Saturday, February 27, 2010

Ruby Bridges to Today

In my second grade special ed classroom, we've been studying school integration. The texts we've been using include The Story of Ruby Bridges, Through My Eyes, and Remember.

The kids get it. One of my students said, "I think I know why there were laws that made life for white people better. I think it is because all of the people in the court were white."

My kids see our school as integrated because there are many shades of black and brown. But we're still not there at all. Here's a great story from Village Voice, Inside a Divided Upper East Side School.

If you're a white student and you arrive at the public elementary school building on 95th Street and Third Avenue, you'll probably walk through the front door. If you're a black student, you'll probably come in through the back.


Dave said...

I'm not going to defend discriminatory policies, but saying, "The kids get it," when they say that courts made life for white people better simply because they were also white is a problem.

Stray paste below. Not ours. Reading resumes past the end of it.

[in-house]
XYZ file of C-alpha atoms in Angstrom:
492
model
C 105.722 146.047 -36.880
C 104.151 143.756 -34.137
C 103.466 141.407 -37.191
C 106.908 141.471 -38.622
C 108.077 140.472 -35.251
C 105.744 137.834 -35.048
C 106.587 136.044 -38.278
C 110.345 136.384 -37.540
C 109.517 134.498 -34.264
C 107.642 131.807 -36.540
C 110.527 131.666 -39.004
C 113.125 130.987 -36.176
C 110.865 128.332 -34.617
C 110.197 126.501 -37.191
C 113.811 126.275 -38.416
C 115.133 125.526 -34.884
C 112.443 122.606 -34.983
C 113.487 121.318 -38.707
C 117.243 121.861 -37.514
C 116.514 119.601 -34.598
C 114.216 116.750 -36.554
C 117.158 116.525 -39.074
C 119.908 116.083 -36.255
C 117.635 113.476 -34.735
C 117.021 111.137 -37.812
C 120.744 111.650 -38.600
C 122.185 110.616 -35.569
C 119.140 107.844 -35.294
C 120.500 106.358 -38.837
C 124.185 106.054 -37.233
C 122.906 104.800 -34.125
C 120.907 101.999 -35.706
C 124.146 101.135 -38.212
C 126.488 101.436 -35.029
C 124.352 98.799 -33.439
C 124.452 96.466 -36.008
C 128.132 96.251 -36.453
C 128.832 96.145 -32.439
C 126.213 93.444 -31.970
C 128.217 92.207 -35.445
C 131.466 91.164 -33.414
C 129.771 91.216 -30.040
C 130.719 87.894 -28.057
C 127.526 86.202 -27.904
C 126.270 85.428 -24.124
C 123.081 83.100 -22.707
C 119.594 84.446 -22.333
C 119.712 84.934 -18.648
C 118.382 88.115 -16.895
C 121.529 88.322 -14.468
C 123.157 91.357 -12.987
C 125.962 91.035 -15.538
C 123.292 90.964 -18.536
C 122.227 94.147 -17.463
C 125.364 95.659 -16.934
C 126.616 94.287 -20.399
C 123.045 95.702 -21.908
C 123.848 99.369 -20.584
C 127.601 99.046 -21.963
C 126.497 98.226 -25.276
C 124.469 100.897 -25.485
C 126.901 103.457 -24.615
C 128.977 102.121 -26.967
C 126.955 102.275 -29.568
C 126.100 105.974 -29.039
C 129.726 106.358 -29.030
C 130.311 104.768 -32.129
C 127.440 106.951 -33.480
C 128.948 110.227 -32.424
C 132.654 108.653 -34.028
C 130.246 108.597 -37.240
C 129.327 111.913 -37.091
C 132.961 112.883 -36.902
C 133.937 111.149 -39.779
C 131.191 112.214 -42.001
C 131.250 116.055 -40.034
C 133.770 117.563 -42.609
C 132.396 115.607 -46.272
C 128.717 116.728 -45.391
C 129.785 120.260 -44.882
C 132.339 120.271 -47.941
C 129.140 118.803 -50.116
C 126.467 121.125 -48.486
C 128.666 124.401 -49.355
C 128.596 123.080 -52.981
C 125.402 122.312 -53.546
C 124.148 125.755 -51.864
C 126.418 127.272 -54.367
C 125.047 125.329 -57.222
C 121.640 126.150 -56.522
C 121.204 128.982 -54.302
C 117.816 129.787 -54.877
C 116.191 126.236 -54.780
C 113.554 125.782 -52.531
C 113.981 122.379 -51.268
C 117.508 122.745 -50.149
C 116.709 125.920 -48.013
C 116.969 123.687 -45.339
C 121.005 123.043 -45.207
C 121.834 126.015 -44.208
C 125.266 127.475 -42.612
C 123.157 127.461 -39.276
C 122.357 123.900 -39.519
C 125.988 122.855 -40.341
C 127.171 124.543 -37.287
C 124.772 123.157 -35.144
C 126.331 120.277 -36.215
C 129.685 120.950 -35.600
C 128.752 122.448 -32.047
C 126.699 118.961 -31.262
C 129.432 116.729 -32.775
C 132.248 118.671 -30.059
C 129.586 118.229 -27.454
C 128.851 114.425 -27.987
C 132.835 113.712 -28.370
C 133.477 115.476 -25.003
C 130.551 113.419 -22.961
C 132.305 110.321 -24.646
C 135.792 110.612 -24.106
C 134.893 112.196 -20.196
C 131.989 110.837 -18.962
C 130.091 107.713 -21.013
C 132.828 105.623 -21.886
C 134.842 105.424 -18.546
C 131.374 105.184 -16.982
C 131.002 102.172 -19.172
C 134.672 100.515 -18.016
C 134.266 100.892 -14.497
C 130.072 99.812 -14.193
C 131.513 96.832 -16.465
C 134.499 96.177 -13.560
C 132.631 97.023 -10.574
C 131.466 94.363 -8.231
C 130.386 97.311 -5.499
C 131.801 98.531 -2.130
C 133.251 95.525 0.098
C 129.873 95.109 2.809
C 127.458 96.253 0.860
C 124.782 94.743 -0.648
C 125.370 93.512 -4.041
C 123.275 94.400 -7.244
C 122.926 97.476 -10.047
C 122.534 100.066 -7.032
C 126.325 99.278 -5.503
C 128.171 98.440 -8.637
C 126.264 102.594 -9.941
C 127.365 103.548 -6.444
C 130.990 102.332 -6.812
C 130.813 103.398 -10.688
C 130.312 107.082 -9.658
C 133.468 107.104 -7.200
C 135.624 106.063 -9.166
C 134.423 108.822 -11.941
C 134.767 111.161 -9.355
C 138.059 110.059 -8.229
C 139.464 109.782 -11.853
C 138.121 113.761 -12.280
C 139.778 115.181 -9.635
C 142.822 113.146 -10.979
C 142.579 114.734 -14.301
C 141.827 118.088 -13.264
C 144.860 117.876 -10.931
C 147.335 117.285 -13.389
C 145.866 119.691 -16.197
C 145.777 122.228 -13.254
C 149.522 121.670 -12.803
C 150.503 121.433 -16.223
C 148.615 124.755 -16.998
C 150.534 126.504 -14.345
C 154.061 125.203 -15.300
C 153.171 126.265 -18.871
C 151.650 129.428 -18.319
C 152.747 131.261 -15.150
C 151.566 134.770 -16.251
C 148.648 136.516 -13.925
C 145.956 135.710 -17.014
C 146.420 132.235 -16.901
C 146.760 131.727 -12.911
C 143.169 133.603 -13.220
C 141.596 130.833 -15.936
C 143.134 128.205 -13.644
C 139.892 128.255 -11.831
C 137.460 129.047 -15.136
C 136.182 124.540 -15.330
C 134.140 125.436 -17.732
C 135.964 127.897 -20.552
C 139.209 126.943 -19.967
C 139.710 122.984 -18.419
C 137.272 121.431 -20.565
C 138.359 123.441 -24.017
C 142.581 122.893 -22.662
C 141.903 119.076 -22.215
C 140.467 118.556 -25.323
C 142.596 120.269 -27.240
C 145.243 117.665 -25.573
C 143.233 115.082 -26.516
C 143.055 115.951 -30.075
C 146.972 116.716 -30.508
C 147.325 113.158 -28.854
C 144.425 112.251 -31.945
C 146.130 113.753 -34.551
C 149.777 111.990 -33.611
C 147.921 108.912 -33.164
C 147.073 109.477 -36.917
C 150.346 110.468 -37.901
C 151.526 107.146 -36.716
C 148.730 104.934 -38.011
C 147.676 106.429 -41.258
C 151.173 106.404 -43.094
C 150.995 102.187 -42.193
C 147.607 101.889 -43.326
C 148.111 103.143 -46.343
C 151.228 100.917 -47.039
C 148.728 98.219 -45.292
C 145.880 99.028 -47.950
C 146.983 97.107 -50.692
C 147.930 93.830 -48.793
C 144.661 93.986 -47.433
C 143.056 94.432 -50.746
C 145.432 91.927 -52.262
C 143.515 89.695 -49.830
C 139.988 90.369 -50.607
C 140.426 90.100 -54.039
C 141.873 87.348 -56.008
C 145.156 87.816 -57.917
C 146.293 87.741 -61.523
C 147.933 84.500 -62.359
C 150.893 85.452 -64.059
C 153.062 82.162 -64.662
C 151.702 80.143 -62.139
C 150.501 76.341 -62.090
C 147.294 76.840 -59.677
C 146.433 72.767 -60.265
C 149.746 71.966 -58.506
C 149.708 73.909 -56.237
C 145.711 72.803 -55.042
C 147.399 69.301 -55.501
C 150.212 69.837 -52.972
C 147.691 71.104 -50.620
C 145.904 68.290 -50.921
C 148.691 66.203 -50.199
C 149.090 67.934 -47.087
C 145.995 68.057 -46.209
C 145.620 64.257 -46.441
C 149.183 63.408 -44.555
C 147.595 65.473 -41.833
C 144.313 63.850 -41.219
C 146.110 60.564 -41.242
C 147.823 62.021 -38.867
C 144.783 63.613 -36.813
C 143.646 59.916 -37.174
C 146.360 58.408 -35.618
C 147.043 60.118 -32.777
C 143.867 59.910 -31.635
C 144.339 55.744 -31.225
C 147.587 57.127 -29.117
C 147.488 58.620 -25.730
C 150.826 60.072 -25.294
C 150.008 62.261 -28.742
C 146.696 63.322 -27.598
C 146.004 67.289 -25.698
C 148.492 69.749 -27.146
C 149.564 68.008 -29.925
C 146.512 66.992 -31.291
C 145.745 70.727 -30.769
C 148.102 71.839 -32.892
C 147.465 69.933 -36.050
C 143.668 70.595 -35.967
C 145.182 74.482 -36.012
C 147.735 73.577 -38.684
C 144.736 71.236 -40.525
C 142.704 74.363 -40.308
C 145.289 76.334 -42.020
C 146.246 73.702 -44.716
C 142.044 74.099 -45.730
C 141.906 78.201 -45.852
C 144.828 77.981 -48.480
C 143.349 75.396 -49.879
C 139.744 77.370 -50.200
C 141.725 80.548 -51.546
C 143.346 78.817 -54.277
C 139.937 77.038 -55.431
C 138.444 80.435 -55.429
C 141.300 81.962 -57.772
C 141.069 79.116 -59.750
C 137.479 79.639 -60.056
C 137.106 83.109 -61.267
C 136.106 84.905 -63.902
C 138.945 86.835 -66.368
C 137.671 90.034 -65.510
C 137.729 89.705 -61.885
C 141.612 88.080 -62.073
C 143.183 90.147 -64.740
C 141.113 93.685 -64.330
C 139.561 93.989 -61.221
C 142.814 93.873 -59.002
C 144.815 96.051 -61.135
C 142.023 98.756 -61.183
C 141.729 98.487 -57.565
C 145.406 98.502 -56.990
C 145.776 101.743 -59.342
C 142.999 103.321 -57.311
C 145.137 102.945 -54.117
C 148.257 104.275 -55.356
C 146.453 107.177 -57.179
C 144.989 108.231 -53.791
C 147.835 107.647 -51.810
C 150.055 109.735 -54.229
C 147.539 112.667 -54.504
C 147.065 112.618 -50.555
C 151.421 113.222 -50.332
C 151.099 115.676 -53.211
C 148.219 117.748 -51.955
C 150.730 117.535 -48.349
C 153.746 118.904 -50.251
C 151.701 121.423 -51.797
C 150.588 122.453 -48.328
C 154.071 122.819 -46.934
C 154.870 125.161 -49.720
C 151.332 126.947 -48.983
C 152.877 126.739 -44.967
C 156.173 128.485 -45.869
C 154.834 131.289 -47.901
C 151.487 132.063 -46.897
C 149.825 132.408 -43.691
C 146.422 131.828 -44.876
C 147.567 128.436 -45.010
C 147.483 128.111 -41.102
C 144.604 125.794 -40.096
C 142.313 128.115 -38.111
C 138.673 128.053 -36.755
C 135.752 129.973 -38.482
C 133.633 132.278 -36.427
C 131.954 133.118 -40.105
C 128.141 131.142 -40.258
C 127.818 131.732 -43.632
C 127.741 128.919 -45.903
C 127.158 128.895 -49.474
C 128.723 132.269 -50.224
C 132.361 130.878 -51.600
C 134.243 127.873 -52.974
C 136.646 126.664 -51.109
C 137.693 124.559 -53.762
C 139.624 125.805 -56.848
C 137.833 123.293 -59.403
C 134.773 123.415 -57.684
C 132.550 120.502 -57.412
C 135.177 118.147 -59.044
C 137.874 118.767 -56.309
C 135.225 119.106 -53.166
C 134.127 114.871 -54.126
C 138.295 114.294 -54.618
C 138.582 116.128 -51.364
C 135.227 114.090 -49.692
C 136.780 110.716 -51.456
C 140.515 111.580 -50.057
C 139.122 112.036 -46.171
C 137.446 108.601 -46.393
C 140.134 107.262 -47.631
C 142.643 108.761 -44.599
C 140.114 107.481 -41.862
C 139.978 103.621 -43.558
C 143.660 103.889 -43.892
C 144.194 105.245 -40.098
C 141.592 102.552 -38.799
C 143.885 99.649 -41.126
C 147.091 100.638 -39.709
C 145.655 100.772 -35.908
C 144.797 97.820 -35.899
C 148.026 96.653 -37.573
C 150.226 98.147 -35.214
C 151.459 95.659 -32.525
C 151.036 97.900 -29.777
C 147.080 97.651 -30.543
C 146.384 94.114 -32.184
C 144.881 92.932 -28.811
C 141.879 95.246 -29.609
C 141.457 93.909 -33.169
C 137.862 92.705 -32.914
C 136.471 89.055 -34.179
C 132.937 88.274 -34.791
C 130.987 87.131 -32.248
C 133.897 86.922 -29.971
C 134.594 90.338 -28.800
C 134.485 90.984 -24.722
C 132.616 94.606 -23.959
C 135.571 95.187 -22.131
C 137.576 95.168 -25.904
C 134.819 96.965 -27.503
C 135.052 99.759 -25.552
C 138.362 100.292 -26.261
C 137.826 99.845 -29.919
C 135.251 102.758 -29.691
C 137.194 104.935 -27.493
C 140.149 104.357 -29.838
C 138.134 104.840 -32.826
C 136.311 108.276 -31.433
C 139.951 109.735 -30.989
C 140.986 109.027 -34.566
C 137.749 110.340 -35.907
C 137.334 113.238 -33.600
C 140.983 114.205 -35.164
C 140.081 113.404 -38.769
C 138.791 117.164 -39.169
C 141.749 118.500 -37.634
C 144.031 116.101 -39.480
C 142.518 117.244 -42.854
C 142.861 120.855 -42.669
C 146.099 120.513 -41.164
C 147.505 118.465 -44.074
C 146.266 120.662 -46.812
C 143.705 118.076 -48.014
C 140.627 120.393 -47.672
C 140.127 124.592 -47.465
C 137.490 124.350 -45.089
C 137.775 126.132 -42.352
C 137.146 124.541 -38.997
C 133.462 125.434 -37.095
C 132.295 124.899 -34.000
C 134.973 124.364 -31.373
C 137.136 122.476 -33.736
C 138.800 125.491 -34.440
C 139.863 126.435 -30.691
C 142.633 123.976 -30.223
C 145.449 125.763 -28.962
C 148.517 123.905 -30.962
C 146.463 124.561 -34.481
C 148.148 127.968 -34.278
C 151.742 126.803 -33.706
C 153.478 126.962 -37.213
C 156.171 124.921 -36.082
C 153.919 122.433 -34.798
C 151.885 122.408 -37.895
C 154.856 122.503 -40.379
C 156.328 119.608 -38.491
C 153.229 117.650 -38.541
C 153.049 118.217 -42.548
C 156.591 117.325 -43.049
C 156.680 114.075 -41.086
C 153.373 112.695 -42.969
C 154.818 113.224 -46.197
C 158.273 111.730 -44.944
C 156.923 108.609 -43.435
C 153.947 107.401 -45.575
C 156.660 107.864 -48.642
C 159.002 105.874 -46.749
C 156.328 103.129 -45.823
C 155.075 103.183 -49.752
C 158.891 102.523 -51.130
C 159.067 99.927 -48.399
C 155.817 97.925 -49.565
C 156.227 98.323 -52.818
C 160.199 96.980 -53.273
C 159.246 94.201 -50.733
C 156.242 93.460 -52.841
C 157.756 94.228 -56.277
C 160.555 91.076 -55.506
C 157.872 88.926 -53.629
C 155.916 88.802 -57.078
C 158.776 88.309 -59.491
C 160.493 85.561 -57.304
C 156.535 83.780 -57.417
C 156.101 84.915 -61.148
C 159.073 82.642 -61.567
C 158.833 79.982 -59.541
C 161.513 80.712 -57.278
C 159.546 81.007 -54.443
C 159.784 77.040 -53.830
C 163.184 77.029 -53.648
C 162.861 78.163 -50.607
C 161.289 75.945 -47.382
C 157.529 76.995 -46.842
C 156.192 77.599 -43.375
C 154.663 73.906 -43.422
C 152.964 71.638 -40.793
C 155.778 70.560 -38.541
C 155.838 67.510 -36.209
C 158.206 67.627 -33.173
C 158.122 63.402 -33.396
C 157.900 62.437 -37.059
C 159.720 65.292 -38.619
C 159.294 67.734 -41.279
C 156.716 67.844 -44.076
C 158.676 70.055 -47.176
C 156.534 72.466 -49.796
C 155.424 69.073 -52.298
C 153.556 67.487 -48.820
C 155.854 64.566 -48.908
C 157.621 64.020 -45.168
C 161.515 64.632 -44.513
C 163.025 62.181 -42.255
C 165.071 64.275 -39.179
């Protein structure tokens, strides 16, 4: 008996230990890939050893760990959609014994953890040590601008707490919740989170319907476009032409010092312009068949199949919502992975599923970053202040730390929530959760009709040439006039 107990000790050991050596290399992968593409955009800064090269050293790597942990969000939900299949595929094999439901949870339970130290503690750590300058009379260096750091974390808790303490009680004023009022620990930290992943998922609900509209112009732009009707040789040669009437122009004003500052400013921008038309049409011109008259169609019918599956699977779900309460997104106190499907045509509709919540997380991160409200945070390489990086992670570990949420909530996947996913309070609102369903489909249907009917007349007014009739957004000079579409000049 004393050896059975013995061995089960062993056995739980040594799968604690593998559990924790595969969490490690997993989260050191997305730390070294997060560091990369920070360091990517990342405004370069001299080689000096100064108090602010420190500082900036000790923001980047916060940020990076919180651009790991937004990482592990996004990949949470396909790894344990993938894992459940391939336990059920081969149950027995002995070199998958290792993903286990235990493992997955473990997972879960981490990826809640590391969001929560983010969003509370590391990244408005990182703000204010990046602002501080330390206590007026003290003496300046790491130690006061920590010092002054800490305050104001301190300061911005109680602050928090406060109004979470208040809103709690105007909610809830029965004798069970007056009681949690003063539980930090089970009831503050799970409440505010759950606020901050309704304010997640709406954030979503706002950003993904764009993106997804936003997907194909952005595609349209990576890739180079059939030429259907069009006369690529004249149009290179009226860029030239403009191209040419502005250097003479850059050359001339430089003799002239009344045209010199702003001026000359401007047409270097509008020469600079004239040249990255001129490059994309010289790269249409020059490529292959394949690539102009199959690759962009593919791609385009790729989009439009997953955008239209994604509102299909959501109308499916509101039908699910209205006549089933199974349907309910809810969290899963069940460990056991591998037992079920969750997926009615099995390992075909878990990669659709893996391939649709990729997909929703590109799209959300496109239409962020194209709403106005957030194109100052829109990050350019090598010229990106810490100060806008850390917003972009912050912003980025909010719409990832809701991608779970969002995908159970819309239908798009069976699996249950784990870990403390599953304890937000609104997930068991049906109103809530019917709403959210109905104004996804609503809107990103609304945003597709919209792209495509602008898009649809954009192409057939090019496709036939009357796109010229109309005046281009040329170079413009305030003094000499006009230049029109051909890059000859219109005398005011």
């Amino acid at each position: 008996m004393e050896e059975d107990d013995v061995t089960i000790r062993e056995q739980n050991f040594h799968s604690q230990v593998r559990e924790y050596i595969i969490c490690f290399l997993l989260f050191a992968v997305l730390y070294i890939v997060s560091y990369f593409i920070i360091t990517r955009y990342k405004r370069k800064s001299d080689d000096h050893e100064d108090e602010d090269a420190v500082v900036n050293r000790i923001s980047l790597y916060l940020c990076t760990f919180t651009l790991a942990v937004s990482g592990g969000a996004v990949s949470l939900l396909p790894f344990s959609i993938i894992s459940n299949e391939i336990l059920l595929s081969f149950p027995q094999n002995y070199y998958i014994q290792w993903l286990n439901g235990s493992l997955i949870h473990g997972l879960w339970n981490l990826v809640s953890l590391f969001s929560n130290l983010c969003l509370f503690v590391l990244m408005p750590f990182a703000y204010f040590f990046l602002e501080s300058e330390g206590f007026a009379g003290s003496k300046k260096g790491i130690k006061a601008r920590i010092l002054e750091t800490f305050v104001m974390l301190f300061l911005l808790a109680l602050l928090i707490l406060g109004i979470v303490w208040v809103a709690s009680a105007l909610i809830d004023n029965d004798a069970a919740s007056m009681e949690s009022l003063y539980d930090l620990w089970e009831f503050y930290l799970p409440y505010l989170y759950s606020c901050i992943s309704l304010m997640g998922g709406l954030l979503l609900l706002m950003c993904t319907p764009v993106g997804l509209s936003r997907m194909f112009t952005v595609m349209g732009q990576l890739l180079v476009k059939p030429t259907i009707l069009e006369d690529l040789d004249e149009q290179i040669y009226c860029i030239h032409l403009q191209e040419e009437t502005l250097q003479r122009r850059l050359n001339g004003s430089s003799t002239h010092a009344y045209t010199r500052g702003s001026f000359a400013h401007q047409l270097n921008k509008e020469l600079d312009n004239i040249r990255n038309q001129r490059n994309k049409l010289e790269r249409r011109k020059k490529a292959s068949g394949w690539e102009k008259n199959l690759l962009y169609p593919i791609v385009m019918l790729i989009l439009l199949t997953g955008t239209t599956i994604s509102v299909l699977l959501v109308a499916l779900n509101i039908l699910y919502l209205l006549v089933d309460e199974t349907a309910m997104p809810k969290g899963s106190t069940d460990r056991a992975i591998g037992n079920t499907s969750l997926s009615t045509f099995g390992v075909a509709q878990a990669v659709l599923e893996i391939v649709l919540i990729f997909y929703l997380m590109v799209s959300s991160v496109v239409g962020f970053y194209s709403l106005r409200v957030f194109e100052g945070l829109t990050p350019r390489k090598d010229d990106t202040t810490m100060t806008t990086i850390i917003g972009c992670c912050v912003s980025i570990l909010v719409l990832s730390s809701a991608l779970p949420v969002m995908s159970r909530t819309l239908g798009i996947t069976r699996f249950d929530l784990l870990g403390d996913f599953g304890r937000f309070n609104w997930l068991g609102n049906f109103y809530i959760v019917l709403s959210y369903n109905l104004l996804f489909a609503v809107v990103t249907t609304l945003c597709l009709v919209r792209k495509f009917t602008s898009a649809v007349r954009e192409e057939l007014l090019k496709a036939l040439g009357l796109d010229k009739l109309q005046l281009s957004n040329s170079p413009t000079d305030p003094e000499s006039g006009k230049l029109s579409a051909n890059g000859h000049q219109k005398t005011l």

I'm sure some courts did, but this seems like an over-simplified analysis which you seem to be just fine letting the students believe is complete.

Surely your students would benefit from a more nuanced analysis, and from the knowledge that people (even discriminatory judges) are more complex than single-mindedly race-driven.

what'wanna said...

生命就像騎單車一樣,除非你停止踩踏板,否則不會掉下去。 ..................................................

LH said...

My students are second grade special education and I thought that was a pretty advanced comment for them. No analysis is complete, but I do agree with them.